Studying on the train

Charlie Watkins Foundation: Two charities, one goal

The Charlie Watkins Foundation works with a variety of charity partners who have the same ambition: to better support young people who may be struggling with their mental health and wellbeing.

So when the foundation came across the Charlie Waller Trust (CWT), a charity whose story almost mirrors that of CWF, it was clear that they could make a difference together.

Read more on Charity Today.
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Mental health

Mental health support series with Dr Zoe Burgess: Psychotherapy and EMDR

Dr Zoe Burgess

This is the final blog in the mental health support series with Dr Zoe Burgess. Here, Zoe discusses Psychotherapy as well as Eye Movement Desensitisation and Reprocessing (EMDR).

Following my last blog on CBT, I will be exploring and summarising two other types of therapy, psychotherapy (including interpersonal and psychodynamic) and EMDR.

 

 

 

Psychotherapy

Interpersonal psychotherapy (IPT)

IPT is another time-limited, structured therapy that focuses on relationships and emotions and is most commonly used to treat depression. The underlying belief is that the person’s symptoms are often a response to difficulties they have interacting with others.

The resulting symptoms can then also affect the quality of these interactions, causing a cycle. The thought process behind the therapy is that once a person is able to interact more effectively with those around them, their symptoms can improve.

Sessions will typically be weekly for 50-60 minutes; however the number of sessions will vary depending on the type of mental health difficulty and the level of need that the person has.

Psychodynamic psychotherapy

Psychodynamic psychotherapy

This therapy is aimed at understanding the reasons behind symptoms, emotional distress and relationship difficulties. It helps people to understand difficulties in their current life through looking at past experiences, current ways of thinking/relating and anxieties about the future.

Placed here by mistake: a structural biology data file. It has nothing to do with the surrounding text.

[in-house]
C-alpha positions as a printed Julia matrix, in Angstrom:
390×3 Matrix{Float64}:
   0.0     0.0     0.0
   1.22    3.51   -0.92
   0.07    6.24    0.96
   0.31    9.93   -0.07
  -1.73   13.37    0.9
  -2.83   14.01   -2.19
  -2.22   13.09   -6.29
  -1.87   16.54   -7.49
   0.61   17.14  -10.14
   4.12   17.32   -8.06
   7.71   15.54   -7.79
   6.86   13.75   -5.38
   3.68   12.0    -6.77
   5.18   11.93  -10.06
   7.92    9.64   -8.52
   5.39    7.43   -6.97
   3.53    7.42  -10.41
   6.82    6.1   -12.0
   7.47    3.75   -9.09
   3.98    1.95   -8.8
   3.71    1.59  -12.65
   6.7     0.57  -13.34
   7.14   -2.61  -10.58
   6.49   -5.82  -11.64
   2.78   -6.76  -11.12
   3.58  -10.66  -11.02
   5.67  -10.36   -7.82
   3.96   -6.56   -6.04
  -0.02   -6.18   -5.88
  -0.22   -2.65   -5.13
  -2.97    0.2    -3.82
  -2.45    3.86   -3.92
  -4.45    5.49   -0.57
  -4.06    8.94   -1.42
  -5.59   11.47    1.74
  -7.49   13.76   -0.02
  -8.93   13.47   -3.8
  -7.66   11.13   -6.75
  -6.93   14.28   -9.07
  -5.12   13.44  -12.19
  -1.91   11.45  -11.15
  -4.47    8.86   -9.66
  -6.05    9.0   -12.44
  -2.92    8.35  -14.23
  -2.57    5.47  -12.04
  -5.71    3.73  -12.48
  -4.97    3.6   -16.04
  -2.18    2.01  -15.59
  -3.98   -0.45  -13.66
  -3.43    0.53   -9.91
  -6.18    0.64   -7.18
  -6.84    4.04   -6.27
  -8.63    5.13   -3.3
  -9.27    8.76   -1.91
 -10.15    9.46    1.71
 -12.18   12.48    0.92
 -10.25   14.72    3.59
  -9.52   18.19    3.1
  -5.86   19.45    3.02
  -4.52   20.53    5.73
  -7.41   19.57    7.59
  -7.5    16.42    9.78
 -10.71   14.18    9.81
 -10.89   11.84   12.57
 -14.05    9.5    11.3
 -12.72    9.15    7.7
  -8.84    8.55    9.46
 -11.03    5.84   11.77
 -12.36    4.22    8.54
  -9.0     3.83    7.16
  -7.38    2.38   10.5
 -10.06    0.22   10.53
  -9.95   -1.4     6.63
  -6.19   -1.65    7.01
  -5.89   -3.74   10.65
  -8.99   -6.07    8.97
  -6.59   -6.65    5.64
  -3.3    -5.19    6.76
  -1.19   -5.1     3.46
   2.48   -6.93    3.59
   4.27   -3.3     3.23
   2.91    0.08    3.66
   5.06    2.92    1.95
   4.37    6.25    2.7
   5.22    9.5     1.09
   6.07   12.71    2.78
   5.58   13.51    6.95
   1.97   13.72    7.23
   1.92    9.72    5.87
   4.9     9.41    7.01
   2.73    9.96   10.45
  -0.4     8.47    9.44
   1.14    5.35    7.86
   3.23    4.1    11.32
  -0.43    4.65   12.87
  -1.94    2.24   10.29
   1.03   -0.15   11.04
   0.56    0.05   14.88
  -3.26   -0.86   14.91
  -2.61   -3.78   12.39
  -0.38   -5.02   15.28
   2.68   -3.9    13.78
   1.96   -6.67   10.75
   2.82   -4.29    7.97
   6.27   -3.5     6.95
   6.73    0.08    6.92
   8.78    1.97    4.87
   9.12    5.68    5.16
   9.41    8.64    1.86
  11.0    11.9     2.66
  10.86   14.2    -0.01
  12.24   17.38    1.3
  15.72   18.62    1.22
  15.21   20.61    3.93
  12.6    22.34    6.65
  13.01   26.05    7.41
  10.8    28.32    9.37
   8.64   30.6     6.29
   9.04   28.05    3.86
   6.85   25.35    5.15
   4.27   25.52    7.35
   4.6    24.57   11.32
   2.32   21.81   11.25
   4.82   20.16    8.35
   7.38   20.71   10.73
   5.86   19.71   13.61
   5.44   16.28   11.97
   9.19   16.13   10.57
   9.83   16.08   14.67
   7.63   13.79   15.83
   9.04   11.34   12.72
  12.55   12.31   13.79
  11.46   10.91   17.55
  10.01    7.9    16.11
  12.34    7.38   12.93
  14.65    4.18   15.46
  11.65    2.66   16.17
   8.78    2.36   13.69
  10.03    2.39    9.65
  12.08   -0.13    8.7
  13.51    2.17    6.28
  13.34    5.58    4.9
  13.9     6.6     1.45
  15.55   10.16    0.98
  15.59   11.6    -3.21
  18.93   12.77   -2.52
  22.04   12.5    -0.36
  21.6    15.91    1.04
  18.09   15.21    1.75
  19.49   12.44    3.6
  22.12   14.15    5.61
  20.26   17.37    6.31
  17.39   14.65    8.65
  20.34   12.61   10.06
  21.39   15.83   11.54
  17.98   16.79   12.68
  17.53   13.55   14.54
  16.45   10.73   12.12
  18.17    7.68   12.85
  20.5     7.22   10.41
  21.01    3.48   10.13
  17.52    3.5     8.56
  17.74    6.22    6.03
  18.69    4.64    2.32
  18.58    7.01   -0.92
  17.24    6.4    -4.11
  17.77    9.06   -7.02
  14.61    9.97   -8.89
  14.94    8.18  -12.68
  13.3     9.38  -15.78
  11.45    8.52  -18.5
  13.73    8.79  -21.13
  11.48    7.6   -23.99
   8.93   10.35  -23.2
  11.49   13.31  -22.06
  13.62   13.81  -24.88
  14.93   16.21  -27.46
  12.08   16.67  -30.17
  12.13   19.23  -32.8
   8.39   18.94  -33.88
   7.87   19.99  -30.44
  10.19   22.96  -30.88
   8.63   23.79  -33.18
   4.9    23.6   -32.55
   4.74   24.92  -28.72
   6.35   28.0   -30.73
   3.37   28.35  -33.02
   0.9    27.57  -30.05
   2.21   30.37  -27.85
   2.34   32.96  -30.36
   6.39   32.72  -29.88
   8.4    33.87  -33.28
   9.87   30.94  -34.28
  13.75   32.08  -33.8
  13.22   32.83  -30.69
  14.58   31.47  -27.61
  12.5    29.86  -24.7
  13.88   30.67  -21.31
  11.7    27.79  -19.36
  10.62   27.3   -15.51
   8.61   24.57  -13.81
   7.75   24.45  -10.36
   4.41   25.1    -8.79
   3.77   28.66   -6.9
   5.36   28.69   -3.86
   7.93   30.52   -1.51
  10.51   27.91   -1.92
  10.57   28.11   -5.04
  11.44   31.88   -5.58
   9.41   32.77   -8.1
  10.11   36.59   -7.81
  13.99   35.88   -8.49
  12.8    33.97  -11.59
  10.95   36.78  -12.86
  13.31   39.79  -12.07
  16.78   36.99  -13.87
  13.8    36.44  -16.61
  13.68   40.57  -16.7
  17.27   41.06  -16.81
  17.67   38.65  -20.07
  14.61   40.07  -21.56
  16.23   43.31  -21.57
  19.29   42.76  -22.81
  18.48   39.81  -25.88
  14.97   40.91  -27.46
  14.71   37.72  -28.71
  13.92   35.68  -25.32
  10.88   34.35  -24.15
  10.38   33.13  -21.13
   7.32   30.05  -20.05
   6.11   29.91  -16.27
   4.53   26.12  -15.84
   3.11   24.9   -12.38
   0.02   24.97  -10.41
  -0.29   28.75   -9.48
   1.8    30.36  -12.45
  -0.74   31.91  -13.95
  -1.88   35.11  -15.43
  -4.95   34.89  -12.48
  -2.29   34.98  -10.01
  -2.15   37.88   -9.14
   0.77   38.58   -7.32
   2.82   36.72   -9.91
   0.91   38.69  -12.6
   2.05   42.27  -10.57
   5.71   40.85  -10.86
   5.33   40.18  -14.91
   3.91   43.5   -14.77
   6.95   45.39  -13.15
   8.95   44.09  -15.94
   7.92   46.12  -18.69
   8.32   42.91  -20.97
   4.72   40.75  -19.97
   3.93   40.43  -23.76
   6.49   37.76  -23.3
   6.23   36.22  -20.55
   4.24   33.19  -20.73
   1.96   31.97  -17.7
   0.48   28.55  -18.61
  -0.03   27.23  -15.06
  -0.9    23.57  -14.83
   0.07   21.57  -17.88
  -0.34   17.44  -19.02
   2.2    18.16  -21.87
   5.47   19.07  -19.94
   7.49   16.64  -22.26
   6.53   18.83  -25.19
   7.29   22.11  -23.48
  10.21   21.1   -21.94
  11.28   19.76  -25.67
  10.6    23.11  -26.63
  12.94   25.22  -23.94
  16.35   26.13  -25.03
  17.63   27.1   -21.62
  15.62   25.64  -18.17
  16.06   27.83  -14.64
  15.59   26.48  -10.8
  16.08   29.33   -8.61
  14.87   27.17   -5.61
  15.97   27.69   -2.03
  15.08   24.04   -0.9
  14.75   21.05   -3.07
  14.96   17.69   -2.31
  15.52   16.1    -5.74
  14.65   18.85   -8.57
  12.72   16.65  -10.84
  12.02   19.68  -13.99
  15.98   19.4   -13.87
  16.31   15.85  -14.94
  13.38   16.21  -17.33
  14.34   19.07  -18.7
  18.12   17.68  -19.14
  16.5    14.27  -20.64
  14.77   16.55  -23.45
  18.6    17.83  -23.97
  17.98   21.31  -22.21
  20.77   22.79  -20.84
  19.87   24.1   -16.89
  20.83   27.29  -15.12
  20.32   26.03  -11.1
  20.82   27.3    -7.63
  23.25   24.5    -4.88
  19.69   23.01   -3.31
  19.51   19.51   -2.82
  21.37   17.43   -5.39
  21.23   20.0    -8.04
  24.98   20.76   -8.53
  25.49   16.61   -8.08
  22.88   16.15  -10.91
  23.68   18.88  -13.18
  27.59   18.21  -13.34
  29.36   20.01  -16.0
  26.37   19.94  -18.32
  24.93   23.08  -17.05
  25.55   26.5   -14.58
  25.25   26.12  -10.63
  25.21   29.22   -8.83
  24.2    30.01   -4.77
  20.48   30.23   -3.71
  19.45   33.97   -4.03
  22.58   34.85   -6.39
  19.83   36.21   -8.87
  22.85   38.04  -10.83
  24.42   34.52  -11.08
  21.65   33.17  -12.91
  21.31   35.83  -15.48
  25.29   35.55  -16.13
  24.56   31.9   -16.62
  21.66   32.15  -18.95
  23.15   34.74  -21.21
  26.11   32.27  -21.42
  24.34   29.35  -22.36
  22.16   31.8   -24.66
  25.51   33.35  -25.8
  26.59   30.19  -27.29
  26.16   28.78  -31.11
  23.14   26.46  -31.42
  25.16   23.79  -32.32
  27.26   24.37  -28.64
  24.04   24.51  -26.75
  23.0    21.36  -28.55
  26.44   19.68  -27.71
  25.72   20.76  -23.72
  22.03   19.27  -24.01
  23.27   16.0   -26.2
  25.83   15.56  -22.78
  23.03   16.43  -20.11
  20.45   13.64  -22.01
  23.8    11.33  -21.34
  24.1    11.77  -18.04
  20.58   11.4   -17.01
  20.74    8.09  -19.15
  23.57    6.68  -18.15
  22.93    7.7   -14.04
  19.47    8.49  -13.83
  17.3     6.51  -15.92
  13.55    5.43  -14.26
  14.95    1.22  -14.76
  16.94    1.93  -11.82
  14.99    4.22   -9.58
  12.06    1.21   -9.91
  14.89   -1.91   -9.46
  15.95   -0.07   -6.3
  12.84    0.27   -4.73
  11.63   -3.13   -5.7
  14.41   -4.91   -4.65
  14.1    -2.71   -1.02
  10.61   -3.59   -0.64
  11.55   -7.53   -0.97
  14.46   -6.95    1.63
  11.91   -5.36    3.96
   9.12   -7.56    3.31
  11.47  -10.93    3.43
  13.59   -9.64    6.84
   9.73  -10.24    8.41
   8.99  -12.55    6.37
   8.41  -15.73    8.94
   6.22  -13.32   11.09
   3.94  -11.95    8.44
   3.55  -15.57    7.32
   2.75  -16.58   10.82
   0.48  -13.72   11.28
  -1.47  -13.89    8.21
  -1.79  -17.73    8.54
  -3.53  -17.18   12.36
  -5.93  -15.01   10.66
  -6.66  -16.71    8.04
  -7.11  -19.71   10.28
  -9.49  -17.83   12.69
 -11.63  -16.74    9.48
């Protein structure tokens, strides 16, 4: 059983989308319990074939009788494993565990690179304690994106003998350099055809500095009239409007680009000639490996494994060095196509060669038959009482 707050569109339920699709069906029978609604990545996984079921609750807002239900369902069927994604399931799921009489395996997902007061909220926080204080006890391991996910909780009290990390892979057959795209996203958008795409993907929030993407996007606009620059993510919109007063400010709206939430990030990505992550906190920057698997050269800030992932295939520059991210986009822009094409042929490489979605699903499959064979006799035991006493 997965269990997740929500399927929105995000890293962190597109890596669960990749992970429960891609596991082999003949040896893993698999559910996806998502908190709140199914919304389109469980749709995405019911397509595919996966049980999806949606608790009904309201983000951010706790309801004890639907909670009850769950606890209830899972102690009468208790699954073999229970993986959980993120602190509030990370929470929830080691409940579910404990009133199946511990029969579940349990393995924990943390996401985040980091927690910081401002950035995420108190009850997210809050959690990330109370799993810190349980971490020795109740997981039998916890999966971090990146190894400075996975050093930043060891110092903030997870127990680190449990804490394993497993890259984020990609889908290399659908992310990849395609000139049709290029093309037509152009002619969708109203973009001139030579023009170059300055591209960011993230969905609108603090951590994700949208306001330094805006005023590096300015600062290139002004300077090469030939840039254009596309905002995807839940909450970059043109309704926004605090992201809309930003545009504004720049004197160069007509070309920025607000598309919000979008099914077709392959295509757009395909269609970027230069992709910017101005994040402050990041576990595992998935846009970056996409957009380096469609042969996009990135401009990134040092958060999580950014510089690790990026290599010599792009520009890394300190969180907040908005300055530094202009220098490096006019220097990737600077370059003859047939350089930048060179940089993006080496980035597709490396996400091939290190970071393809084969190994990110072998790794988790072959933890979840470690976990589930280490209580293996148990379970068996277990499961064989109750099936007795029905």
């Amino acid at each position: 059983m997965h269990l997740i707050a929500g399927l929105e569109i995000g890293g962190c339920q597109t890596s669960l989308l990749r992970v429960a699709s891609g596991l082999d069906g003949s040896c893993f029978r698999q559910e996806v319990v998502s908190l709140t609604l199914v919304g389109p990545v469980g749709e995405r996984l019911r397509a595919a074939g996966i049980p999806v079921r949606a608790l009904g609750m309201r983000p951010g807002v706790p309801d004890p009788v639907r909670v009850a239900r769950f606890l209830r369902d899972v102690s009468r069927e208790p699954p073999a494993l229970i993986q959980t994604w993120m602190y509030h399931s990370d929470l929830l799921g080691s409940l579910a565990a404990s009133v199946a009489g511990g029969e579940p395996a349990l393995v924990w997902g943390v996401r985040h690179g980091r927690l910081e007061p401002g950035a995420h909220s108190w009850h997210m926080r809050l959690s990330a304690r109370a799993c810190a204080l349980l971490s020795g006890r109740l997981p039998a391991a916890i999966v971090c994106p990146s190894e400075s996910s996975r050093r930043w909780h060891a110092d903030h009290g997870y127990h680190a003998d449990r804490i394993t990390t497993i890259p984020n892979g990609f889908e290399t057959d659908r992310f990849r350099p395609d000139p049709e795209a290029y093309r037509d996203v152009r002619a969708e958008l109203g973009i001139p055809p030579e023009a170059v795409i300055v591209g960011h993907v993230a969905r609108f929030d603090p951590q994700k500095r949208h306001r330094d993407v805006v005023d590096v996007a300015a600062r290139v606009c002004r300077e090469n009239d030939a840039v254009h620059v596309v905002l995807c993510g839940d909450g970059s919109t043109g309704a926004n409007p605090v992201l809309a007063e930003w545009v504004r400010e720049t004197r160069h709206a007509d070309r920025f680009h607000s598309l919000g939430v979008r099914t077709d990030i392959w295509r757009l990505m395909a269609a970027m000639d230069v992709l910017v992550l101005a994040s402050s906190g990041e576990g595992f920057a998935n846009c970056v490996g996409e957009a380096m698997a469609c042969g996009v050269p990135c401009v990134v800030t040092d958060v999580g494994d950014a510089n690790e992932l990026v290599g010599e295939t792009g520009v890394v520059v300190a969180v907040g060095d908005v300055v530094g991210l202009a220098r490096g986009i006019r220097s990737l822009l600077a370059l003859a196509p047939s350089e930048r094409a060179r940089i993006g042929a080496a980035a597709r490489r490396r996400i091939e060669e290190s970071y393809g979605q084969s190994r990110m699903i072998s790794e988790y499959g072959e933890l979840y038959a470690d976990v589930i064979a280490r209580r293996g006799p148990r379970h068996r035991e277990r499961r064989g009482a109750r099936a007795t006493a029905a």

Psychodynamic psychotherapy assumes that part of our mind operates outside of our conscious awareness; and that early experiences in life lay down patterns of relating to others, of dealing with feelings and life’s challenges.

There is a great emphasis on the quality of the relationship between the individual and the therapist; and it is believed that this is a key factor in the success of this therapy.

Sessions will typically last 50-60 minutes and the number of therapy sessions varies. If the difficulties are longstanding, then it is not unusual for sessions to continue over many months. This type of therapy typically lasts a lot longer than those previously discussed.

 

Eye Movement Desensitisation and Reprocessing (EMDR)

Eye Movement Desensitisation and Reprocessing (EMDR)

This is the therapy that you may have recently heard that Prince Harry opted for! It is most commonly used to treat Post Traumatic Stress Disorder (PTSD) and involves the person recalling the traumatic incident whilst simultaneously making eye movements.

This is usually done by following the movement of the therapist’s finger. Other methods may include the therapist tapping their finger or playing a tone.

Through accessing the traumatic memory, new associations are forged between the traumatic memory and more adaptive memories or information. Sessions will typically last 60-90 minutes and the number of sessions varies.

 

As stated at the beginning of this series, this is by no means a comprehensive summary of all available treatments out there. It’s more a glimpse into those that are commonly more routinely available within NHS settings.

If you’d like more information on anything I have discussed in this blog or the series as a whole, you can find the information you need on the NHS website or the National Institute of Health & Care Excellence (NICE).

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